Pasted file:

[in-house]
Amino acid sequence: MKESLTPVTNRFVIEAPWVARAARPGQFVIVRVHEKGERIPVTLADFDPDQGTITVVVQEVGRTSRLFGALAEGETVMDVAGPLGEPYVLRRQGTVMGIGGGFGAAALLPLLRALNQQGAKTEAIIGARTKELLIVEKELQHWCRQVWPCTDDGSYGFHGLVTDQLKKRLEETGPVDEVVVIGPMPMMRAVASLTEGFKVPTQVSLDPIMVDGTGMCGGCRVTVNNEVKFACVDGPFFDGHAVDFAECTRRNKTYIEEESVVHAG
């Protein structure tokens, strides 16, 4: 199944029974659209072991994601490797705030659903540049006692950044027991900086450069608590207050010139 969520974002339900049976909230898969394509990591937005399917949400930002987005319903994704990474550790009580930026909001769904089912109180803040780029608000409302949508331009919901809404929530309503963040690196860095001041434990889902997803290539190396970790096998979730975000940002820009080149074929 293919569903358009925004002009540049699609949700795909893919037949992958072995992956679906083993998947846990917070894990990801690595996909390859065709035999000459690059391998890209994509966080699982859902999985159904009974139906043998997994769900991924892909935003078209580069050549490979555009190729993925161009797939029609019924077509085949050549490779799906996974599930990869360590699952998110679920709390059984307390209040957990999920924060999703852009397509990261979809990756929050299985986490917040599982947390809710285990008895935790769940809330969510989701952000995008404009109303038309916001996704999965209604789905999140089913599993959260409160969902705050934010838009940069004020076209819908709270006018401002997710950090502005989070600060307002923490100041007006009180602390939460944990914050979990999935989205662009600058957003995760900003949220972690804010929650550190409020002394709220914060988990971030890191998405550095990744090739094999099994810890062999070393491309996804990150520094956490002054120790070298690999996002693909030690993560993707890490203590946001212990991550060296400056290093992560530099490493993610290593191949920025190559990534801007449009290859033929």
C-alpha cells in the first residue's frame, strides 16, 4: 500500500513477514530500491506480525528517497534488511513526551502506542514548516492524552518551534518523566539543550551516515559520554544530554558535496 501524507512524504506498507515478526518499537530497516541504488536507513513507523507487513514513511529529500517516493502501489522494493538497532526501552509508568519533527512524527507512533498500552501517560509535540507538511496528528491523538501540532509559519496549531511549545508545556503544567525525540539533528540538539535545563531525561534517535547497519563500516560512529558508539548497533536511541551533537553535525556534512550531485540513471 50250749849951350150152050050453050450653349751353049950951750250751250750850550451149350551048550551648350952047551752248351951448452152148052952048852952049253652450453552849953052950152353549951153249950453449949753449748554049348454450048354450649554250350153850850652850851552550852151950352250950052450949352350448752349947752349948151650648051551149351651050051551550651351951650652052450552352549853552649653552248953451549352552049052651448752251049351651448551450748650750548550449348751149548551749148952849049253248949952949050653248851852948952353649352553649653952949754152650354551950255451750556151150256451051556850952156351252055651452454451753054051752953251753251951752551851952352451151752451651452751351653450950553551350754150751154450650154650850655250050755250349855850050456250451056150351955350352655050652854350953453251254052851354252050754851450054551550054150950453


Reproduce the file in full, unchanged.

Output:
[in-house]
Amino acid sequence: MKESLTPVTNRFVIEAPWVARAARPGQFVIVRVHEKGERIPVTLADFDPDQGTITVVVQEVGRTSRLFGALAEGETVMDVAGPLGEPYVLRRQGTVMGIGGGFGAAALLPLLRALNQQGAKTEAIIGARTKELLIVEKELQHWCRQVWPCTDDGSYGFHGLVTDQLKKRLEETGPVDEVVVIGPMPMMRAVASLTEGFKVPTQVSLDPIMVDGTGMCGGCRVTVNNEVKFACVDGPFFDGHAVDFAECTRRNKTYIEEESVVHAG
């Protein structure tokens, strides 16, 4: 199944029974659209072991994601490797705030659903540049006692950044027991900086450069608590207050010139 969520974002339900049976909230898969394509990591937005399917949400930002987005319903994704990474550790009580930026909001769904089912109180803040780029608000409302949508331009919901809404929530309503963040690196860095001041434990889902997803290539190396970790096998979730975000940002820009080149074929 293919569903358009925004002009540049699609949700795909893919037949992958072995992956679906083993998947846990917070894990990801690595996909390859065709035999000459690059391998890209994509966080699982859902999985159904009974139906043998997994769900991924892909935003078209580069050549490979555009190729993925161009797939029609019924077509085949050549490779799906996974599930990869360590699952998110679920709390059984307390209040957990999920924060999703852009397509990261979809990756929050299985986490917040599982947390809710285990008895935790769940809330969510989701952000995008404009109303038309916001996704999965209604789905999140089913599993959260409160969902705050934010838009940069004020076209819908709270006018401002997710950090502005989070600060307002923490100041007006009180602390939460944990914050979990999935989205662009600058957003995760900003949220972690804010929650550190409020002394709220914060988990971030890191998405550095990744090739094999099994810890062999070393491309996804990150520094956490002054120790070298690999996002693909030690993560993707890490203590946001212990991550060296400056290093992560530099490493993610290593191949920025190559990534801007449009290859033929």
C-alpha cells in the first residue's frame, strides 16, 4: 500500500513477514530500491506480525528517497534488511513526551502506542514548516492524552518551534518523566539543550551516515559520554544530554558535496 501524507512524504506498507515478526518499537530497516541504488536507513513507523507487513514513511529529500517516493502501489522494493538497532526501552509508568519533527512524527507512533498500552501517560509535540507538511496528528491523538501540532509559519496549531511549545508545556503544567525525540539533528540538539535545563531525561534517535547497519563500516560512529558508539548497533536511541551533537553535525556534512550531485540513471 50250749849951350150152050050453050450653349751353049950951750250751250750850550451149350551048550551648350952047551752248351951448452152148052952048852952049253652450453552849953052950152353549951153249950453449949753449748554049348454450048354450649554250350153850850652850851552550852151950352250950052450949352350448752349947752349948151650648051551149351651050051551550651351951650652052450552352549853552649653552248953451549352552049052651448752251049351651448551450748650750548550449348751149548551749148952849049253248949952949050653248851852948952353649352553649653952949754152650354551950255451750556151150256451051556850952156351252055651452454451753054051752953251753251951752551851952352451151752451651452751351653450950553551350754150751154450650154650850655250050755250349855850050456250451056150351955350352655050652854350953453251254052851354252050754851450054551550054150950453